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Follett, Mary Parker (03 September 1868–18 December 1933), theorist of social organization and civic leader, was born in Quincy, Massachusetts, the daughter of Charles Allen Follett and Elizabeth Curtis Baxter. Follett’s father attempted a variety of jobs and her mother took in boarders before the family finally moved in with Follett’s wealthy maternal grandfather. In 1888 Follett enrolled at the Harvard Annex, the precursor of Radcliffe College, and graduated summa cum laude in 1898. During this ten-year period she also spent a year at Newnham College, Cambridge University, and worked for a few years as a schoolteacher at Mrs. Shaw’s School in Boston. Follett’s perceptiveness as an observer of social and political phenomena was evident even before her college graduation when Longmans, Green published her book ...

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Gantt, Henry Laurence (20 May 1861–23 November 1919), management consultant, was born near Prince Fredericktown, Maryland, the son of Virgil Gantt and Mary Jane Steuart, farmers. The Gantts had been influential tobacco planters along Maryland’s Patuxent River for generations. However, the Civil War and the shift to a free labor system created large and ultimately insuperable challenges for Gantt’s father. By the late 1860s the family was deeply indebted. Bankrupt by 1871, the Gantts abandoned the family plantation and moved to Baltimore, where Gantt’s mother ran a boardinghouse. Gantt always bore the imprint of these struggles and his family’s downward mobility....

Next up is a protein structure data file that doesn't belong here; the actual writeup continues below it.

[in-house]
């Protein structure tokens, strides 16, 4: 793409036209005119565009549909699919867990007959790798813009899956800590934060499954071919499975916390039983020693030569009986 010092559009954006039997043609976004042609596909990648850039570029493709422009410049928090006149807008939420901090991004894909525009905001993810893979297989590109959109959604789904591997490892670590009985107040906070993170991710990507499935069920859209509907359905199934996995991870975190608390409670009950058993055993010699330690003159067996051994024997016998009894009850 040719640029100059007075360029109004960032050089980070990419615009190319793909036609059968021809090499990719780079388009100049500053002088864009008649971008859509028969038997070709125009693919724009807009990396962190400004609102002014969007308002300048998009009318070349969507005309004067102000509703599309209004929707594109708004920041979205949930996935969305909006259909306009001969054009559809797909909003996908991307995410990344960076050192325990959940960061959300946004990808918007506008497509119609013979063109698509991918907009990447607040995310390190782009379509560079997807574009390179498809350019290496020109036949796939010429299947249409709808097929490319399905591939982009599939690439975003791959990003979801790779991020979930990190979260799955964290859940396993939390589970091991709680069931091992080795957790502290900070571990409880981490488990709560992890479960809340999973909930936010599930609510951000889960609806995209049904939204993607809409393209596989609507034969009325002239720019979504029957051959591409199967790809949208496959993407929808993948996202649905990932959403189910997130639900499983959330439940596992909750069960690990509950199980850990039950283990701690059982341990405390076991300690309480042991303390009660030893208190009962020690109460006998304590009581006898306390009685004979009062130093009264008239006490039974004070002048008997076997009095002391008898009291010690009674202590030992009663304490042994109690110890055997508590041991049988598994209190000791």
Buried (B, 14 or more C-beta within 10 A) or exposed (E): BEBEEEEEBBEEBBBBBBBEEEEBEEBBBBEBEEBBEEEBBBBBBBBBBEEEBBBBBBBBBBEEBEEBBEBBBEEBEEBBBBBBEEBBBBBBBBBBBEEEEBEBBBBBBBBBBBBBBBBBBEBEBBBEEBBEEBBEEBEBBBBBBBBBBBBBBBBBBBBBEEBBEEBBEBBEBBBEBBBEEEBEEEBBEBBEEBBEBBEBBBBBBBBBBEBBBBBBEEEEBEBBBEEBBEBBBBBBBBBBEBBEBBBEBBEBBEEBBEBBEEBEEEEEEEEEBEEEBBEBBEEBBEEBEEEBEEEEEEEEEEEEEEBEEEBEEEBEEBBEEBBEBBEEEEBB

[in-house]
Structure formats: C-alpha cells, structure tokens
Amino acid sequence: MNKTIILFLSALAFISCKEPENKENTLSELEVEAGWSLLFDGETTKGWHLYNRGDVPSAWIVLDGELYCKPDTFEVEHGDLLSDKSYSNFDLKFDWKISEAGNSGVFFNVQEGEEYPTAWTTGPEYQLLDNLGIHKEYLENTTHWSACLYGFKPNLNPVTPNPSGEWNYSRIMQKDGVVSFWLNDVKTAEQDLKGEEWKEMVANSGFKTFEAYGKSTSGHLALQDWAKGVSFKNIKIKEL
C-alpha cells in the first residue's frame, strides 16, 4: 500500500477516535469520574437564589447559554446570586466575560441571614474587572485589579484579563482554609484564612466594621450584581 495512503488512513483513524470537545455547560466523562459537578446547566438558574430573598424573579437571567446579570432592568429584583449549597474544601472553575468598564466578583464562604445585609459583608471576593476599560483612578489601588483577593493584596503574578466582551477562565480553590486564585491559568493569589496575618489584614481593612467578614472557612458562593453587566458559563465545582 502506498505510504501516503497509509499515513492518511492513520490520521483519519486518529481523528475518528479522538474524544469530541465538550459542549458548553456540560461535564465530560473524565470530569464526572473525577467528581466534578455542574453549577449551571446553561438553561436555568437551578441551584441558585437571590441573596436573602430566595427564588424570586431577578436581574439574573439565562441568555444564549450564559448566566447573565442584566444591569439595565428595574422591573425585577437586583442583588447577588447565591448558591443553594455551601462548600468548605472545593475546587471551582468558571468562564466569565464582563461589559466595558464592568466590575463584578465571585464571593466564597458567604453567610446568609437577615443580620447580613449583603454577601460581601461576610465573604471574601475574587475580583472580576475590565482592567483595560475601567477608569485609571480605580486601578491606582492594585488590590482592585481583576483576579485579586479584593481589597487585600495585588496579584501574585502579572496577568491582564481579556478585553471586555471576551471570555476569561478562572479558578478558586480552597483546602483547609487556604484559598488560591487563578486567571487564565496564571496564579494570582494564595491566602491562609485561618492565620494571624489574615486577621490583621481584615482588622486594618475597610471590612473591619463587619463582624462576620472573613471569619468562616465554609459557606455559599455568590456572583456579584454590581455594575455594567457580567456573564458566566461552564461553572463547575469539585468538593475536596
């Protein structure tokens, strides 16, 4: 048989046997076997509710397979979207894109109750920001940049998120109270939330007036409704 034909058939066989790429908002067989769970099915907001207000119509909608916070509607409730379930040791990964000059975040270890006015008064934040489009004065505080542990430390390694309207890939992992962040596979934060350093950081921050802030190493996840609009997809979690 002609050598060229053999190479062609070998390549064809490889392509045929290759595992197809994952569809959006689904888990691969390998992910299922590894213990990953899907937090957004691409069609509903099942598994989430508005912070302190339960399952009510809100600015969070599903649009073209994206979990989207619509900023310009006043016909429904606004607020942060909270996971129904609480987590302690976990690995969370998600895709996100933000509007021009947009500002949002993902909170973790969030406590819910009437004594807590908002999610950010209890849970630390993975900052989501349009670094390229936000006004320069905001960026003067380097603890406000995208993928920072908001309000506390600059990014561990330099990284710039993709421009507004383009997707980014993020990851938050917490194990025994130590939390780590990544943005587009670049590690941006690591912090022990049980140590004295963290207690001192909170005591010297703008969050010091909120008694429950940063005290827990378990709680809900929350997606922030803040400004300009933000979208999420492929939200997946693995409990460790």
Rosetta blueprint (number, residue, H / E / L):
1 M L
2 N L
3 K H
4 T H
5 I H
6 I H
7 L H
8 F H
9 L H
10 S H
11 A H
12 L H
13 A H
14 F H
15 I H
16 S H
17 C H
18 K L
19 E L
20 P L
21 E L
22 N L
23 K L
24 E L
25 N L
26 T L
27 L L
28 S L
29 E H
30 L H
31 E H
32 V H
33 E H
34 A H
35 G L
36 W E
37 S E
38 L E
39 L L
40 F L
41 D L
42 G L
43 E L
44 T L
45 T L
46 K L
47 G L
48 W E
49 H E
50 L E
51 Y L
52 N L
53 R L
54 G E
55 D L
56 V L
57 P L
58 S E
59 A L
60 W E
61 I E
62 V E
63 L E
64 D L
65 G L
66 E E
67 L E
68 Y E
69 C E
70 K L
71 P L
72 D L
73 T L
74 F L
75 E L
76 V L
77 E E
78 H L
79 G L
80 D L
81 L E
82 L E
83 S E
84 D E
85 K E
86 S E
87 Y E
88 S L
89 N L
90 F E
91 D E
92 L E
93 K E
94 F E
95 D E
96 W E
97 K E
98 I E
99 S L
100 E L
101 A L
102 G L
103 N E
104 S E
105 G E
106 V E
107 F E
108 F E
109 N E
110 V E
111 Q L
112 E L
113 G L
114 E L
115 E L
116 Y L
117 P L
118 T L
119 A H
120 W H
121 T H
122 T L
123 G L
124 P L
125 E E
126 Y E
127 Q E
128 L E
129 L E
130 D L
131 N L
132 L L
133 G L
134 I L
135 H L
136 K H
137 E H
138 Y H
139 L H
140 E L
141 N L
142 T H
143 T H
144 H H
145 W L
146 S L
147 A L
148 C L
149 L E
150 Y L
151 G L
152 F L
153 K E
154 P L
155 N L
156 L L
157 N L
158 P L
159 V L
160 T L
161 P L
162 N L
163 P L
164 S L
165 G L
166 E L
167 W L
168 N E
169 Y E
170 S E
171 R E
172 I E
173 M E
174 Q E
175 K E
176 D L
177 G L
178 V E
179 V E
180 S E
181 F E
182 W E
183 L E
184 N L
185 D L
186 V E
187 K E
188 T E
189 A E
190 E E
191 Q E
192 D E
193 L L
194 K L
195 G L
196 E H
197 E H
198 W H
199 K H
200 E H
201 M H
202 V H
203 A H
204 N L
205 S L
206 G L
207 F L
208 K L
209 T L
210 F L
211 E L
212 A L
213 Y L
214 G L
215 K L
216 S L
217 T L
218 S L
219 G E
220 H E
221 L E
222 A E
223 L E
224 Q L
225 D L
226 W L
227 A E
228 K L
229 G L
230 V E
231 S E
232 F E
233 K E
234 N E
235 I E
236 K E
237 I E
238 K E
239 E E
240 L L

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Gilbreth, Frank (07 July 1868–14 June 1924), motion study and scientific management expert, was born Frank Bunker Gilbreth in Fairfield, Maine, the son of John Hiram Gilbreth, a hardware store owner, and Martha Bunker. He graduated from English High School, Boston, in 1885 and apprenticed himself to a local construction company, rising to general superintendent by 1895, when he started his own construction firm, first in Boston (until 1904) and then in New York (until 1911). Before meeting the father of scientific management, ...

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Kimball, George Elbert (12 July 1906–06 December 1967), physical chemist and operations research specialist, was born in Chicago, Illinois, the son of Arthur Gooch Kimball, a cutlery salesman, and Effie Gertrude Smallen, a former elementary school teacher. His family moved to New Britain, Connecticut, when he was three years old after his father was promoted and reassigned to corporate headquarters. He attended the local public schools and completed one year at Phillips Exeter Academy in New Hampshire before matriculating at Princeton University in 1924. Although technically a chemistry major, he also took a number of courses in physics and mathematics and received his B.S. in 1928, his A.M. in 1929, and his Ph.D. in quantum chemistry in 1932....

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Likert, Rensis (05 August 1903–03 September 1981), social scientist, was born in Cheyenne, Wyoming, the son of George Herbert Likert, an engineer for the Union Pacific Railroad, and Cornelia Zonne, a former teacher. After spending several years as a civil engineering student, Likert received his bachelor’s degree in sociology at the University of Michigan in 1926. He then enrolled at Columbia University, from which he received a Ph.D. in psychology in 1932. In 1928 he married Charlotte Jane Gibson, with whom he had two children....